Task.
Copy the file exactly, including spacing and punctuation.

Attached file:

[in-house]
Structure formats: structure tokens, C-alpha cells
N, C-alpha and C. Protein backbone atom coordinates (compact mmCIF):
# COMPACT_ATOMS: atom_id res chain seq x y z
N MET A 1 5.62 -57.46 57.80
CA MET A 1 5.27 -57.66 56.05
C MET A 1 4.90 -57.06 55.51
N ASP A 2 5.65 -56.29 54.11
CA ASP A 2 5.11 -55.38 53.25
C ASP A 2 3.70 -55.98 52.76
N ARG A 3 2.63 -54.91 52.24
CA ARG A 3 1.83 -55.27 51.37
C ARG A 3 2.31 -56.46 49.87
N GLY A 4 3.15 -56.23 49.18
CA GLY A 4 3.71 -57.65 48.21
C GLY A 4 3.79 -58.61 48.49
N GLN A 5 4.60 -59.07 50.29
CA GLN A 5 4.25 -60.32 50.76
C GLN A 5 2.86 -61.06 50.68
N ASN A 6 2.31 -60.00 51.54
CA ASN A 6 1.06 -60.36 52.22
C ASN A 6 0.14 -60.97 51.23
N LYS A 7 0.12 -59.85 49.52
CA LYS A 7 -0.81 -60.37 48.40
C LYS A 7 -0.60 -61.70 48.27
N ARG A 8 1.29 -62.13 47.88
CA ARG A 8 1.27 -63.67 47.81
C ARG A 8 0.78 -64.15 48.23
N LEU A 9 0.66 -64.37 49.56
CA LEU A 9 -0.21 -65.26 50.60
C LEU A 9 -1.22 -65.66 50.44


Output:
[in-house]
Structure formats: structure tokens, C-alpha cells
N, C-alpha and C. Protein backbone atom coordinates (compact mmCIF):
# COMPACT_ATOMS: atom_id res chain seq x y z
N MET A 1 5.62 -57.46 57.80
CA MET A 1 5.27 -57.66 56.05
C MET A 1 4.90 -57.06 55.51
N ASP A 2 5.65 -56.29 54.11
CA ASP A 2 5.11 -55.38 53.25
C ASP A 2 3.70 -55.98 52.76
N ARG A 3 2.63 -54.91 52.24
CA ARG A 3 1.83 -55.27 51.37
C ARG A 3 2.31 -56.46 49.87
N GLY A 4 3.15 -56.23 49.18
CA GLY A 4 3.71 -57.65 48.21
C GLY A 4 3.79 -58.61 48.49
N GLN A 5 4.60 -59.07 50.29
CA GLN A 5 4.25 -60.32 50.76
C GLN A 5 2.86 -61.06 50.68
N ASN A 6 2.31 -60.00 51.54
CA ASN A 6 1.06 -60.36 52.22
C ASN A 6 0.14 -60.97 51.23
N LYS A 7 0.12 -59.85 49.52
CA LYS A 7 -0.81 -60.37 48.40
C LYS A 7 -0.60 -61.70 48.27
N ARG A 8 1.29 -62.13 47.88
CA ARG A 8 1.27 -63.67 47.81
C ARG A 8 0.78 -64.15 48.23
N LEU A 9 0.66 -64.37 49.56
CA LEU A 9 -0.21 -65.26 50.60
C LEU A 9 -1.22 -65.66 50.44